The state Democratic Party is raising questions about a concert Friday featuring country singer Larry Gatlin that will benefit the campaign of Republican Andy Mayberry, who’s challenging U.S. Rep. Vic Snyder in 2006.
Democrats question whether Mayberry is following the letter of the law when it comes to letting people know that the concert is a campaign event, and collecting information about the ticket buyers.
“The way these things work is that you have a pretty good number of notice requirements you are required to provide and a certain amount of separation you are supposed to have specifically in regard to the funds that come in,” said state party counsel Michael Langley. “Segregated funds are not supposed to co-mingle, no matter who is handling the money, whether it’s a ticket broker or the campaign.” He said that ticket sales over $50 also require the collection of the buyers’ names and addresses for campaign reports.
Ticketmaster, which is handling sales, says on its website that the concert is a Mayberry campaign benefit, but a phone clerk didn’t mention that fact when we went through the ordering process.
“We are doing everything we possibly can to make sure it is exactly the way it is supposed to be done,” Mayberry said. “To me this is the Democratic Party trying to fish for something, make something out of something that isn’t an issue. That says to me that somebody is nervous.”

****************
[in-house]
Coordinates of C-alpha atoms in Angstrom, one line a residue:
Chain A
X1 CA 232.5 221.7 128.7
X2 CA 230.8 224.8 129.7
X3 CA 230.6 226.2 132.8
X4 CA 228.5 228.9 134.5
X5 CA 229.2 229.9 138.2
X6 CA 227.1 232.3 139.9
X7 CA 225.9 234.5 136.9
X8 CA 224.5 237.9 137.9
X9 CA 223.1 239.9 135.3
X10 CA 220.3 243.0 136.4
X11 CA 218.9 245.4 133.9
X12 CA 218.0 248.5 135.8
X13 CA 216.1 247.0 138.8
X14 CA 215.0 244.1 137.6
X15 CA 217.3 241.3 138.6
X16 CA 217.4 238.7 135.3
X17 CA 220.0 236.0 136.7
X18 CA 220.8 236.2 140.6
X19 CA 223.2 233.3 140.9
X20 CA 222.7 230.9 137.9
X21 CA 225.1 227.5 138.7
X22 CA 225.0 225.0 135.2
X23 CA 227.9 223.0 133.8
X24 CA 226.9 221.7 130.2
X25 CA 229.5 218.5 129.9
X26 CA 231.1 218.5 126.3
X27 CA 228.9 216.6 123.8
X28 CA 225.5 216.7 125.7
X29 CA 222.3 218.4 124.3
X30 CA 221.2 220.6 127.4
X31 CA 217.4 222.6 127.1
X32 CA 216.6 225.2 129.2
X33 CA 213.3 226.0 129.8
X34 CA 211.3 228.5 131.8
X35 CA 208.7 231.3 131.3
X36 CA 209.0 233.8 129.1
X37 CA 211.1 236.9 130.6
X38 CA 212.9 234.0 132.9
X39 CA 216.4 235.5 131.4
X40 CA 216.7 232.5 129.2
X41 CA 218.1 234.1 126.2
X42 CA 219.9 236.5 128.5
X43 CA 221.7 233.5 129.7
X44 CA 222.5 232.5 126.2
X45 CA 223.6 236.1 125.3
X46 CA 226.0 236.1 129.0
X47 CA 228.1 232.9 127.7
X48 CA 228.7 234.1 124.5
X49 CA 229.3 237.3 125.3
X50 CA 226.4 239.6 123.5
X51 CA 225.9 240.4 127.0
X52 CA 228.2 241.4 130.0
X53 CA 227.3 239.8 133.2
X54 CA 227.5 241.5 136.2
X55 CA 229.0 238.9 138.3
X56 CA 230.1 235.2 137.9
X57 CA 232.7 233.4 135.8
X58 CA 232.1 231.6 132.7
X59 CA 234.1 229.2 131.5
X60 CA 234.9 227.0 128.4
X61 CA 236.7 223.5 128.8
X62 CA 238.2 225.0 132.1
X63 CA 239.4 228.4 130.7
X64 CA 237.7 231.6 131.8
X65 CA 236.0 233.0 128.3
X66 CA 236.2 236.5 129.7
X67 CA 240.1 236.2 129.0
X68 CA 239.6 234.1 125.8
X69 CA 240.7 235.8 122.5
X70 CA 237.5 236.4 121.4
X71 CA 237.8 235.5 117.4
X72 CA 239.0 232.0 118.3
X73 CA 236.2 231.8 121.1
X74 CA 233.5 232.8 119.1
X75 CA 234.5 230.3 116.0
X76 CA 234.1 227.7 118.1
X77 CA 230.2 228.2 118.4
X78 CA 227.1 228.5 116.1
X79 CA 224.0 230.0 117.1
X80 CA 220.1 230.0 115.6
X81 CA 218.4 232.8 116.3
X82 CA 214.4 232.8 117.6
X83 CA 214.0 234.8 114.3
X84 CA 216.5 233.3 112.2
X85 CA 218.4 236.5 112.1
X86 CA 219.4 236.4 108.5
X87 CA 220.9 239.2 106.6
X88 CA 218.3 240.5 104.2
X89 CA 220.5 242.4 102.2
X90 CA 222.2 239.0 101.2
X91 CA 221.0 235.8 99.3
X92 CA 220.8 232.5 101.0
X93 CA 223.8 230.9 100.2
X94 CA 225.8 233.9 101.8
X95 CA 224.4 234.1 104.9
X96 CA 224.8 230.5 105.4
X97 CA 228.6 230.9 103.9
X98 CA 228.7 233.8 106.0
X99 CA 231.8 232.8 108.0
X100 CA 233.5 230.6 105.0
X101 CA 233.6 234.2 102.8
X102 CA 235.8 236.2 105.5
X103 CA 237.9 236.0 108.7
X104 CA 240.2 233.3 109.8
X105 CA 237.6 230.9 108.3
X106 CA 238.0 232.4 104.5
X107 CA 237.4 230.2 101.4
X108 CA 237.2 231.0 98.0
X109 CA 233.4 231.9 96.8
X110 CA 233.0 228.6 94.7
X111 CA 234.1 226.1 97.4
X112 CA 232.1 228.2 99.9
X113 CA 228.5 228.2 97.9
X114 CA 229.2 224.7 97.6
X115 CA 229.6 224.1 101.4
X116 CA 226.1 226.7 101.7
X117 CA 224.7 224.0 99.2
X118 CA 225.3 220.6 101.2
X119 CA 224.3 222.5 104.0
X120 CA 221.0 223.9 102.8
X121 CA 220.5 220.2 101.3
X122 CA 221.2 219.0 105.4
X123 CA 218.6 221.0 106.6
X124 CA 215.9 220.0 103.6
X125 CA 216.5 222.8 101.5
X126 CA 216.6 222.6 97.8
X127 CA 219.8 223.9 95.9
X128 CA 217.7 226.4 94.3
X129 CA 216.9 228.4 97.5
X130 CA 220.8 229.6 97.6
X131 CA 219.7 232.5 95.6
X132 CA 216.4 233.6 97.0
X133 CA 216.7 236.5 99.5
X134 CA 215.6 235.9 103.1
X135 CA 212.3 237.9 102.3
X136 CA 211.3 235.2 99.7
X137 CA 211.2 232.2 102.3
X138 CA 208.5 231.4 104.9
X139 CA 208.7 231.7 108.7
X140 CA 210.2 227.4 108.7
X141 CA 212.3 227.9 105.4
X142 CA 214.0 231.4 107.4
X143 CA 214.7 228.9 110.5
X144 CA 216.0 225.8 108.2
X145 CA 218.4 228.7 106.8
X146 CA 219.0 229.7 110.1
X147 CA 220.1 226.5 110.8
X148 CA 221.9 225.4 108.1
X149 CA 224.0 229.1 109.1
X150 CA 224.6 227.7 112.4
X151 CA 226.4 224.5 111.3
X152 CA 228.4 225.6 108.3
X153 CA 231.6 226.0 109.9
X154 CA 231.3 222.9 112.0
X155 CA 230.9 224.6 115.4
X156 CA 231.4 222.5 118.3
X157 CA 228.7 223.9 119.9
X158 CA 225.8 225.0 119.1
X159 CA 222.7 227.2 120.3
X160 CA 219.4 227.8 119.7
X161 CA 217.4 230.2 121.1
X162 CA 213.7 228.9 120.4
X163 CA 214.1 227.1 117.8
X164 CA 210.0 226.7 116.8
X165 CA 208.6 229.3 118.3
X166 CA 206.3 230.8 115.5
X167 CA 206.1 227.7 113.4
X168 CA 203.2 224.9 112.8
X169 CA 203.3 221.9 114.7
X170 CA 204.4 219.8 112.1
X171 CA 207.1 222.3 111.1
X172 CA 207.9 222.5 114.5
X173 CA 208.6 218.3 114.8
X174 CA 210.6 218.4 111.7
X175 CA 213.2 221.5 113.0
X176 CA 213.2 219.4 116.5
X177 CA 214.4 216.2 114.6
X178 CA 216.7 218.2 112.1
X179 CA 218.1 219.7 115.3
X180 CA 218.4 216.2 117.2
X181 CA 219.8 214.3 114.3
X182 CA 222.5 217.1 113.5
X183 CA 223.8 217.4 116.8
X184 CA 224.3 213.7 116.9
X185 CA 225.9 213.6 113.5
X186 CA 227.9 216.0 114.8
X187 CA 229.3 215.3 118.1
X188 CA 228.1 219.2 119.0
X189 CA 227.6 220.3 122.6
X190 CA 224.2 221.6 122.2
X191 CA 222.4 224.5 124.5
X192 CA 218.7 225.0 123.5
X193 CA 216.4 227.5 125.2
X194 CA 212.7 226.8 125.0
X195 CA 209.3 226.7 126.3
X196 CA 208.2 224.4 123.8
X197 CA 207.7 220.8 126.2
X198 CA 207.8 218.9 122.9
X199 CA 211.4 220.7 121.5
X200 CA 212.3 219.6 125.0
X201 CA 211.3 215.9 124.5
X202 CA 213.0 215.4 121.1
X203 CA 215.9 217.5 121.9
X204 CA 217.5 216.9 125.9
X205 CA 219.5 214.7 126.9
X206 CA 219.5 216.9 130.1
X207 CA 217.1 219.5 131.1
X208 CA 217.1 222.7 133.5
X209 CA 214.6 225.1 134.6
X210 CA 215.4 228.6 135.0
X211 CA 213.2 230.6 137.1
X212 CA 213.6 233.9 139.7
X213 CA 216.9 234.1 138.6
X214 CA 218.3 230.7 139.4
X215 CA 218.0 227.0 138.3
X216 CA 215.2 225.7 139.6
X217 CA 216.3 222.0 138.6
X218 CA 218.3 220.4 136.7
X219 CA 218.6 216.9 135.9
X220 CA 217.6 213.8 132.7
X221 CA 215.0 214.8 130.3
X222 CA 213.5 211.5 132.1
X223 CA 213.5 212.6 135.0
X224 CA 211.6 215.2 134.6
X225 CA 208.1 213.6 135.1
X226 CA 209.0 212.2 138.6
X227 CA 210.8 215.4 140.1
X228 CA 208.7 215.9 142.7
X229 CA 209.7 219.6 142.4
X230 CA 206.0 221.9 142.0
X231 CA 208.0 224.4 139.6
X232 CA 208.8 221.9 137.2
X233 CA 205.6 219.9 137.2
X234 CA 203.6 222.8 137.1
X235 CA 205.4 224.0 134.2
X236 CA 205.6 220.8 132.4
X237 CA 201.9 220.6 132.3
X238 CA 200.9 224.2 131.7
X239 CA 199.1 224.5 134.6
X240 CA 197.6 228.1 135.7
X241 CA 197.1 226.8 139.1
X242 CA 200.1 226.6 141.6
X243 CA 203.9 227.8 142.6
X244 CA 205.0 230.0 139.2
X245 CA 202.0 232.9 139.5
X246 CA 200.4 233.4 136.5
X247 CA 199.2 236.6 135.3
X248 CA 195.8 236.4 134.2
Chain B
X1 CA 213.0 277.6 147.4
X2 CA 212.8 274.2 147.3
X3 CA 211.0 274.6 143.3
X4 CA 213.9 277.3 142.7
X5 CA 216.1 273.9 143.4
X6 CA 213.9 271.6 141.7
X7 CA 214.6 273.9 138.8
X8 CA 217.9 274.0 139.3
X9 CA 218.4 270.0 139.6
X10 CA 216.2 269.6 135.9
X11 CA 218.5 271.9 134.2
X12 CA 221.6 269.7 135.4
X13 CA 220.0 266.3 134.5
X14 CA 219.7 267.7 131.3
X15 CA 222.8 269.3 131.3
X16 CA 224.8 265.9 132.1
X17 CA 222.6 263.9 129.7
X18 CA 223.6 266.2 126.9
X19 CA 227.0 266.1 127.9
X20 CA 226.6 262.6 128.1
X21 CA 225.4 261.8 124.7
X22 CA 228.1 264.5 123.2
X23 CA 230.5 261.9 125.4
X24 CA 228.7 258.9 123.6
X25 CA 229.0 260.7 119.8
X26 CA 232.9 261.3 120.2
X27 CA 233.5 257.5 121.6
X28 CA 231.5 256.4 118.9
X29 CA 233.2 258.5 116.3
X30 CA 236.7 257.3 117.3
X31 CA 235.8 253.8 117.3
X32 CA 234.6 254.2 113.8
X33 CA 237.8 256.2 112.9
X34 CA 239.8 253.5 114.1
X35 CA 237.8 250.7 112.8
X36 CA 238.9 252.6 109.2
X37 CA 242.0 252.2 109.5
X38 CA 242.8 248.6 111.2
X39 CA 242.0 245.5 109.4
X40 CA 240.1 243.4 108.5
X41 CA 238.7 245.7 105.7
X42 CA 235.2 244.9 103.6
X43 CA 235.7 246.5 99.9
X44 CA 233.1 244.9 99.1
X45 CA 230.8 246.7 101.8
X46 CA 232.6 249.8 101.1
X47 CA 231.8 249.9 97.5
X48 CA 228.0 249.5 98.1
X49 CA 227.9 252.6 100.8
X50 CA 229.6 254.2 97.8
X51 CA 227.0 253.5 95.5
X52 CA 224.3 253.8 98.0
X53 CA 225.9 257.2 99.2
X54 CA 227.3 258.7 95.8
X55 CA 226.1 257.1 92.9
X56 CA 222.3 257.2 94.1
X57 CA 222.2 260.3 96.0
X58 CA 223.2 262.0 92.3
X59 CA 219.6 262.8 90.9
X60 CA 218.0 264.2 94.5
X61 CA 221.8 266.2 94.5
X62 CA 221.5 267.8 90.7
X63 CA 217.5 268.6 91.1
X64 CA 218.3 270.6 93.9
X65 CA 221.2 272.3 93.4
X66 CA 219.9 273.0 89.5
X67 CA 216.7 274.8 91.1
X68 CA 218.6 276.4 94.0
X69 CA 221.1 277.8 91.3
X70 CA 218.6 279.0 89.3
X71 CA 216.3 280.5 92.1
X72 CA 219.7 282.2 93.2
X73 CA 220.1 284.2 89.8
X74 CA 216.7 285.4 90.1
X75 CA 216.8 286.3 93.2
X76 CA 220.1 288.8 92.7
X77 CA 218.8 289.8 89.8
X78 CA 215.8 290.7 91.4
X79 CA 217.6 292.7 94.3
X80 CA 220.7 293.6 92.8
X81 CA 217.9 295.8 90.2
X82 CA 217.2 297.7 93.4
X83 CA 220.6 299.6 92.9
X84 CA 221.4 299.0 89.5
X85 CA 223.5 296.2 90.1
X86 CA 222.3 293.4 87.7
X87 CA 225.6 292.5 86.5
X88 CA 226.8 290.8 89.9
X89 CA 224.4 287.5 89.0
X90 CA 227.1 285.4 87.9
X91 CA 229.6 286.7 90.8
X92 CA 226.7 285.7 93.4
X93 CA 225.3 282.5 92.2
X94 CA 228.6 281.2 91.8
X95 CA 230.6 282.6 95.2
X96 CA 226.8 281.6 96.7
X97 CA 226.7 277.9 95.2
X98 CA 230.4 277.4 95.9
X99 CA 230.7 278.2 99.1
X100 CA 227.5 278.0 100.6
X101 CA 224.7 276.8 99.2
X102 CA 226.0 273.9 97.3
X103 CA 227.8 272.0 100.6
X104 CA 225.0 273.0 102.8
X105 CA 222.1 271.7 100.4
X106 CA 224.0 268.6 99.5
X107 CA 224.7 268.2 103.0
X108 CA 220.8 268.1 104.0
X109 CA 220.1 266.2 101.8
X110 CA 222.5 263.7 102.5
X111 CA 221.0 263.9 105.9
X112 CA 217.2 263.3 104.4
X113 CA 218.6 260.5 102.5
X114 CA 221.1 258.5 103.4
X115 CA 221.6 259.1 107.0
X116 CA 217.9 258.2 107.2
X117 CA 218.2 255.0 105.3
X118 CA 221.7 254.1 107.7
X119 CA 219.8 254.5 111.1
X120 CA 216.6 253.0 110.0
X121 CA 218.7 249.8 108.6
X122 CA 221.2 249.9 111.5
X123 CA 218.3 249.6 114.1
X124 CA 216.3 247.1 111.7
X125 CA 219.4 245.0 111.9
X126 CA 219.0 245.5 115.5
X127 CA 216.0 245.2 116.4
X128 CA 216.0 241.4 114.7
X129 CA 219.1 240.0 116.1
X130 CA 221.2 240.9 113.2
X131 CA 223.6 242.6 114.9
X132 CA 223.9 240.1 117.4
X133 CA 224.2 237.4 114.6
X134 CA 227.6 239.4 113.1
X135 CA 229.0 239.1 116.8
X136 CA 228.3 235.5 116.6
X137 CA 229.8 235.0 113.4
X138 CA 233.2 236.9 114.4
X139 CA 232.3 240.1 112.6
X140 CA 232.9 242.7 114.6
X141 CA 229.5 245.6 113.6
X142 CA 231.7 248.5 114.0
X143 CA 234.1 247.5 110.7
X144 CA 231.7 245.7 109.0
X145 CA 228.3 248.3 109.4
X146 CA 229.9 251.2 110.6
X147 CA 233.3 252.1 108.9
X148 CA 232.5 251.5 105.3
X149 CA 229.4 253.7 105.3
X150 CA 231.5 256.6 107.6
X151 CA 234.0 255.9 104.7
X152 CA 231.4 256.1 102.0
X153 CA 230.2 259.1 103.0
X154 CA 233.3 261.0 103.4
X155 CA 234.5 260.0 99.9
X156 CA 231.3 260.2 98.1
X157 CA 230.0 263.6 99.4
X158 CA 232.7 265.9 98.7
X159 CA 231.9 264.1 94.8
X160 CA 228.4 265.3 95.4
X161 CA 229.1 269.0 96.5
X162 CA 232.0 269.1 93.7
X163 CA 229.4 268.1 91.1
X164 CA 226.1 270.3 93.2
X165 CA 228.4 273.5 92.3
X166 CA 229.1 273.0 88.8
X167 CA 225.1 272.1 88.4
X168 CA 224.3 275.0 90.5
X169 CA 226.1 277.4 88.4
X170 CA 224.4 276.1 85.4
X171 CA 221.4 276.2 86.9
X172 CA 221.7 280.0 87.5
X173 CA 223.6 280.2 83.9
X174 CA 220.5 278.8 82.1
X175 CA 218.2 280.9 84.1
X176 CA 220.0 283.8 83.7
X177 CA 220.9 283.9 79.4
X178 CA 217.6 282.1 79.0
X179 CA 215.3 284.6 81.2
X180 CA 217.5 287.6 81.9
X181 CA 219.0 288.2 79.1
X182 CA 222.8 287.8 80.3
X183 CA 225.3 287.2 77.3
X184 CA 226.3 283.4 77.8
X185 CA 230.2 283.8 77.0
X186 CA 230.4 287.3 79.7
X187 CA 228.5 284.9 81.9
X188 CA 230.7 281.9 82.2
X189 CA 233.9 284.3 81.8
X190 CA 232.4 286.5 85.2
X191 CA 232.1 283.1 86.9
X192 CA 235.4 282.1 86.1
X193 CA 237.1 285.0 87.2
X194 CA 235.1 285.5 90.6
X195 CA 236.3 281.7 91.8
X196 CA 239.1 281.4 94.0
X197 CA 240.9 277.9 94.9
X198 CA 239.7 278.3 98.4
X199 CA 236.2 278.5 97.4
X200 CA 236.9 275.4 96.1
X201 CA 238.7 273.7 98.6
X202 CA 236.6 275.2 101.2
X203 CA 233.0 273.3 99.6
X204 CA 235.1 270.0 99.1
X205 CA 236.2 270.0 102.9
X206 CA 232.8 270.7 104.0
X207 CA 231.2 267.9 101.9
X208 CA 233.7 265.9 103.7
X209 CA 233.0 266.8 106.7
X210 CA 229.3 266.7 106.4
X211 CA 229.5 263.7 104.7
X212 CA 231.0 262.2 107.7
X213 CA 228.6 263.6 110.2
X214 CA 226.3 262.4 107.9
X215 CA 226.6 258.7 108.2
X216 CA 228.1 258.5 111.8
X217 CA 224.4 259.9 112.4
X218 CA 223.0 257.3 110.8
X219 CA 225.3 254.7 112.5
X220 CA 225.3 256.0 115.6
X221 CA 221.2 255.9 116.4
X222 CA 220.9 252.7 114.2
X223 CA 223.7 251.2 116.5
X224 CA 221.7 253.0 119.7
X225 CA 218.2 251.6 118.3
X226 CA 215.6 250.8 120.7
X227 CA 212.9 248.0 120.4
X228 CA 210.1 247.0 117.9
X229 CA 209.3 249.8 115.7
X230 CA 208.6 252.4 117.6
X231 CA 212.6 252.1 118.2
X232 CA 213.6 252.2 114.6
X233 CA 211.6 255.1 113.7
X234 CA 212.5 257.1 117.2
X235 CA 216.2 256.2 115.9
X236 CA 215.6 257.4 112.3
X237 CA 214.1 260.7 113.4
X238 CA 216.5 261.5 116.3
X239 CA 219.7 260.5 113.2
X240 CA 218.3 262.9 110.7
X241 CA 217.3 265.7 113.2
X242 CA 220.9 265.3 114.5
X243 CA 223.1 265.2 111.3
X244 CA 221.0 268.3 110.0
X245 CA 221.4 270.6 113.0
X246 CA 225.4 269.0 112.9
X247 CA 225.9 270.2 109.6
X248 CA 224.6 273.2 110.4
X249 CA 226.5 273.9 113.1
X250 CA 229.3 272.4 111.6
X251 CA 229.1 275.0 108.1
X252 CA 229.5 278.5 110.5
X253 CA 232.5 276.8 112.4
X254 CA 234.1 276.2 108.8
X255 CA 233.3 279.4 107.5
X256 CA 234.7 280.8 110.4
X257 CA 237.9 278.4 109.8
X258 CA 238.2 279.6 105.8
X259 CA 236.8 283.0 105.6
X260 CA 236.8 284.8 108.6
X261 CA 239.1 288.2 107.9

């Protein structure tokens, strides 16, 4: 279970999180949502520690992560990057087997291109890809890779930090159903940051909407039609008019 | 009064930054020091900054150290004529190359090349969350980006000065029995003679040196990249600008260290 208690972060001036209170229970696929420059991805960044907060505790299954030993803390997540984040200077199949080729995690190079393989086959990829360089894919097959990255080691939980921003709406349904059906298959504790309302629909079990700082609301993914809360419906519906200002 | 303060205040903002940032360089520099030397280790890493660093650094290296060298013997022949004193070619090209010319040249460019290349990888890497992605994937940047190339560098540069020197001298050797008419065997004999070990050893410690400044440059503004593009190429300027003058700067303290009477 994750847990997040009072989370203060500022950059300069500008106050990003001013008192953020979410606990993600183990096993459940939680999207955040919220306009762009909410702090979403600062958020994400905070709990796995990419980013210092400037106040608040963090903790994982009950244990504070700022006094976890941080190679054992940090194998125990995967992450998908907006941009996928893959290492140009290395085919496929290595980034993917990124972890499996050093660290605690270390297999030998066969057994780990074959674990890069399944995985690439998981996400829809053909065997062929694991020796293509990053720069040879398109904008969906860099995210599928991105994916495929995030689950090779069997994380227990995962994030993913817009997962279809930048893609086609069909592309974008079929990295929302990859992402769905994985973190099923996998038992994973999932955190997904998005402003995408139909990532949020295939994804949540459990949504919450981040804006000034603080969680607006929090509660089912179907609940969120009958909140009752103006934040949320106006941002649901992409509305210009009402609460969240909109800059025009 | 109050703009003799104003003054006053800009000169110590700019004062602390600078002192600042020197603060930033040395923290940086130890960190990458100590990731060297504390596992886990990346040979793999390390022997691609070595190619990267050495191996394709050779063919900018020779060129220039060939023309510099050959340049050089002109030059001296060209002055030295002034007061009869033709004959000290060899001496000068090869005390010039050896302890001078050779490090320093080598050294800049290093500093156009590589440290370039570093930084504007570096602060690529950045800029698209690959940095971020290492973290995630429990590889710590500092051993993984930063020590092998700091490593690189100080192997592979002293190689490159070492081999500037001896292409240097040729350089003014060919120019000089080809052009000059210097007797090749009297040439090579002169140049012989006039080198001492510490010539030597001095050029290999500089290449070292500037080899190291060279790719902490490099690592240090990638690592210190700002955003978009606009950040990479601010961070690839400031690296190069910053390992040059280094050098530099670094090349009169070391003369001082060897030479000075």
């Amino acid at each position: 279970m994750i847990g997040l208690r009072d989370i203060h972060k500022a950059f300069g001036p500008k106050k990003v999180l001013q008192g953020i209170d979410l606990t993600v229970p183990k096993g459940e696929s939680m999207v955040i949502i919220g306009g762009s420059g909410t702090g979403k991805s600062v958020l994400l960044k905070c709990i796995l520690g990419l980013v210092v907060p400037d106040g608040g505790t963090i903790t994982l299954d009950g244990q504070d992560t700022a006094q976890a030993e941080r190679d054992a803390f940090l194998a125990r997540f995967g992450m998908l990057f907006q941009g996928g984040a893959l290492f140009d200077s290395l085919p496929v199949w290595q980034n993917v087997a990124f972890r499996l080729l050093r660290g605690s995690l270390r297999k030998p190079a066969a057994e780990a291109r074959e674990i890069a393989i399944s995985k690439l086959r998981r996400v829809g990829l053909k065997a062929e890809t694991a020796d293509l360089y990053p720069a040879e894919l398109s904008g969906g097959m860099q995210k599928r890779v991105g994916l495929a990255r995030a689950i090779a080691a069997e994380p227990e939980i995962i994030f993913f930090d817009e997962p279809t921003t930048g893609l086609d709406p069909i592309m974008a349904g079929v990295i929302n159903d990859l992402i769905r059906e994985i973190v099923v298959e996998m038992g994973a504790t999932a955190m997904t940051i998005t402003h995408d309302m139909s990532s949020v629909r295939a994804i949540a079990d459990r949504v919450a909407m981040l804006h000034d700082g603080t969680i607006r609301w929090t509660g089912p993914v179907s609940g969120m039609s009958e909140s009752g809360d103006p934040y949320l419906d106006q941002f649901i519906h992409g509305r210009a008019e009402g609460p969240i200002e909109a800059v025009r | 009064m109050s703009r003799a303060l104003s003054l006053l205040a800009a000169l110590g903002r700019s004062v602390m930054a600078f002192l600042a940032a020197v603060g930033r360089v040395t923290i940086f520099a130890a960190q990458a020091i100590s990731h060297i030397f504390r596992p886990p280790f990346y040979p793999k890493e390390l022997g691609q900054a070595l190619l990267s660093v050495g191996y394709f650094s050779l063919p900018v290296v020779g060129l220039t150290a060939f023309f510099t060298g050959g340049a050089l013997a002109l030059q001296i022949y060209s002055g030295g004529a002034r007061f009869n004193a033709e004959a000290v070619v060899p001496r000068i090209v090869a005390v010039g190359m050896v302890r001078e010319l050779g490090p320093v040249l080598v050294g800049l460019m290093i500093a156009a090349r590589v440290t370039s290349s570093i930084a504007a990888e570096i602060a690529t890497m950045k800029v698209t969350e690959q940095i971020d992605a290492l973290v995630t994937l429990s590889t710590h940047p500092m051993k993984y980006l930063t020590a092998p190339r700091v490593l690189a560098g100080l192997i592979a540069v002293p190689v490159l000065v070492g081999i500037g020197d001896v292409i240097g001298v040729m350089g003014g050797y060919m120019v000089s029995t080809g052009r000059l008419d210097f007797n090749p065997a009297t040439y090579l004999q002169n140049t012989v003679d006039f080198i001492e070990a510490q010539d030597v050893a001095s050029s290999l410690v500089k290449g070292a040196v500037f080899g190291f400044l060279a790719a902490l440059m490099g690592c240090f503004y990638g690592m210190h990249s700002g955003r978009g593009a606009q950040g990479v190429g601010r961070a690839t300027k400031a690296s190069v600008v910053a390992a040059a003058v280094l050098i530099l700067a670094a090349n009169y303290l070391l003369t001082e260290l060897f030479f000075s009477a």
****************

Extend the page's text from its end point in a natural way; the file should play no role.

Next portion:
Mayberry added that ticket sales are going “slower than what I would like for them to be,” possibly because people were waiting until the last minute.
Eye on Hillcrest
Rumors flew in Hillcrest this week about the filing of a demolition permit for the Pulaski Heights Masonic Lodge on Kavanaugh near Beechwood.
Tony Bozynski, city planning director, said a staff member had received a phone call inquiring about a demolition permit, but he didn’t know the identity of the caller. George Coffman, secretary of the lodge, said the building is listed for sale with the Mike Rushin Co., but the lodge has no demolition plans. Twin City Bank almost purchased it in June for a branch, but dropped the idea because of traffic and parking concerns.
Robert Moore, head of the state Alcoholic Beverage Control Division for nearly two decades, is planning to retire, perhaps by early 2006. He’s expected to make a race for House of Representatives from his home in Arkansas City.
Speaking of booze
The semi-legendary Bobbisox, a ’50s-theme club in the Airport Holiday Inn, closed for good last weekend. The hotel is going through a remodeling and waitresses in cheerleader outfits won’t be returning.
In the race
Kathy Webb, the owner of Lilly’s Dim Sum Then Some, told the Pulaski County Democratic Committee Sunday that she’ll seek the Democratic nomination for House District 37, a district along I-630 including Hillcrest that is now represented by term-limited Sam Ledbetter. Webb is head of the Arkansas chapter of the Stonewall Democratic Club, formed to fight for rights of gay and lesbian Arkansans.